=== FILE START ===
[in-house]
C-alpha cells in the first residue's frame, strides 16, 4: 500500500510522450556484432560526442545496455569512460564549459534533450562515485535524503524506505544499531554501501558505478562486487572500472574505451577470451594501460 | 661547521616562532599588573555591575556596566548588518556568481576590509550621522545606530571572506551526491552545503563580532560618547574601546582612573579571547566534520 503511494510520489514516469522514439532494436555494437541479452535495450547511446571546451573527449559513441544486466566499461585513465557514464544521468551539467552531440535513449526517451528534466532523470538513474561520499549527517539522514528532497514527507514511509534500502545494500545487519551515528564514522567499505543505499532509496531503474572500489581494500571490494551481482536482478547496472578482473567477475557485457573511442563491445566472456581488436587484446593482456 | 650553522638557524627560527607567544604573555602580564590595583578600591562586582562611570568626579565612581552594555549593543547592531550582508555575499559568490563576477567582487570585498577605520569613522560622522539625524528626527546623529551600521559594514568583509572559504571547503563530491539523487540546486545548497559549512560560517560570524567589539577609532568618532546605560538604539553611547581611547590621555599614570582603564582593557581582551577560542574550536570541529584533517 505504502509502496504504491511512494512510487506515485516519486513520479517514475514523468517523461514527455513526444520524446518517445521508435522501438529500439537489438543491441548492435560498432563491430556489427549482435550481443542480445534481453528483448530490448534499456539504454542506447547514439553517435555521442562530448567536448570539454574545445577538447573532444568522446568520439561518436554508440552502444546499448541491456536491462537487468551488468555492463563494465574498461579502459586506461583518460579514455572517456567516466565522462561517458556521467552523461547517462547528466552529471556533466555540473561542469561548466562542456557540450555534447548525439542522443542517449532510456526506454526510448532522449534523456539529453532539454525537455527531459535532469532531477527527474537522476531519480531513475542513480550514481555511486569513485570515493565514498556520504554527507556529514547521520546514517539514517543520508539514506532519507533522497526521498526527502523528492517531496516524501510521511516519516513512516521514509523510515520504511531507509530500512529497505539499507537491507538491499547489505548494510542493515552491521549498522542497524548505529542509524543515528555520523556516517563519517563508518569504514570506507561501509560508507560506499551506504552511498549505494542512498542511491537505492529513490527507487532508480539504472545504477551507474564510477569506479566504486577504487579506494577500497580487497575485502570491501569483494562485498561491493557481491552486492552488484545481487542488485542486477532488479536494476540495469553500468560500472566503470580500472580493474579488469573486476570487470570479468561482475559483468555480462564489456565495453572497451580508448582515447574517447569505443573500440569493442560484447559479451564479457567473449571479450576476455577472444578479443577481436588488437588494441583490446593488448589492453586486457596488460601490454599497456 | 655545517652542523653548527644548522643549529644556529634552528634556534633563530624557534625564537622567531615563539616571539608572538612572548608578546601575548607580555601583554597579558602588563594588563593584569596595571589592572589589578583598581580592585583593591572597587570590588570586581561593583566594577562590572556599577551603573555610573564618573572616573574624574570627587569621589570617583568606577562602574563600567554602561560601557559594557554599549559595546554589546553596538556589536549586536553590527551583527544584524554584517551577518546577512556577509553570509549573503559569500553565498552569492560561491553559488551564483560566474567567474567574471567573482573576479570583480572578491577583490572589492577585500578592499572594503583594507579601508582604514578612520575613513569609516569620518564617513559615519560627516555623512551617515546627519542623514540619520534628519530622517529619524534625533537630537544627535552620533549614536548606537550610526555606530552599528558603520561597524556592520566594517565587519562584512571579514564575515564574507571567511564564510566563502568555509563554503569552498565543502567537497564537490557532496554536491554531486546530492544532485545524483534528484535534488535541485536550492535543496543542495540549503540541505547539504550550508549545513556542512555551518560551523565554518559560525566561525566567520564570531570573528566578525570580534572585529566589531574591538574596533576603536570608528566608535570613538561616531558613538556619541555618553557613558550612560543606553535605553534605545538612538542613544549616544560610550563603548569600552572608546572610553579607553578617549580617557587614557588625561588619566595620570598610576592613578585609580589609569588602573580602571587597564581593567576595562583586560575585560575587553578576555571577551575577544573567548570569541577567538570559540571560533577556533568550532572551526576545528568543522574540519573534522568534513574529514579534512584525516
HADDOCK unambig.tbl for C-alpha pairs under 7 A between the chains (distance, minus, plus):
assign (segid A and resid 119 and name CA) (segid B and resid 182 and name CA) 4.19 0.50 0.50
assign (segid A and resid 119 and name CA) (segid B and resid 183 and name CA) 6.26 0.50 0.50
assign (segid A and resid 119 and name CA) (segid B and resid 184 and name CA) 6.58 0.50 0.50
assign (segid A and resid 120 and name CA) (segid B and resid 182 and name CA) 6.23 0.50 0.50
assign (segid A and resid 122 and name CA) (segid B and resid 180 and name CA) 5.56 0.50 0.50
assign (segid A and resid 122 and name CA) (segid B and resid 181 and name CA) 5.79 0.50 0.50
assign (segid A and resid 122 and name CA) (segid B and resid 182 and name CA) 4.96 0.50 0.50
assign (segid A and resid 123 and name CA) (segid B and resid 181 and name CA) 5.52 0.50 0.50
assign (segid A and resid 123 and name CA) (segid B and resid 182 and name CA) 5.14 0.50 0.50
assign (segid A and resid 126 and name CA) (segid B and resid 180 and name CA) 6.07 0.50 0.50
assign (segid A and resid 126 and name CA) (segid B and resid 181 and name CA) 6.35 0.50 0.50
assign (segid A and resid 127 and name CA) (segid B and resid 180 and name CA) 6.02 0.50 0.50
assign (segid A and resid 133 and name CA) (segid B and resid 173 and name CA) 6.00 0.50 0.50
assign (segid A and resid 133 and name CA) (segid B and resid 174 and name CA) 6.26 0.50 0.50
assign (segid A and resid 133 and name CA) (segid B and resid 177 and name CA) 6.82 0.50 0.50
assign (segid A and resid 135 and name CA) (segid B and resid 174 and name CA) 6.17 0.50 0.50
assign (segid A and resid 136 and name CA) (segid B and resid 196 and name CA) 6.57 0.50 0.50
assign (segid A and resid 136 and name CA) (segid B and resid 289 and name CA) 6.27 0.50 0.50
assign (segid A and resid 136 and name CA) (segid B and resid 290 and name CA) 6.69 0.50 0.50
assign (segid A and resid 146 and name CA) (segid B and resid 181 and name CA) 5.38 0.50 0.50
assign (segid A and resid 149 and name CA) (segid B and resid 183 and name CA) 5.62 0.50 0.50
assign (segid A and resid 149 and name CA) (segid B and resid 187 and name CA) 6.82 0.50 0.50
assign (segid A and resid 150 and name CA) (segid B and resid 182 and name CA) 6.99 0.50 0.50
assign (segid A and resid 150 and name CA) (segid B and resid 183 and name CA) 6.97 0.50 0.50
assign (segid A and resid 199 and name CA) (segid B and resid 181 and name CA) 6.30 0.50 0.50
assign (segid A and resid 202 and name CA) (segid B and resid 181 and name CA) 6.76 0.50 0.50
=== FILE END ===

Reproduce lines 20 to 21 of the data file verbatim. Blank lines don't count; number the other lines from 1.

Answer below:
assign (segid A and resid 136 and name CA) (segid B and resid 196 and name CA) 6.57 0.50 0.50
assign (segid A and resid 136 and name CA) (segid B and resid 289 and name CA) 6.27 0.50 0.50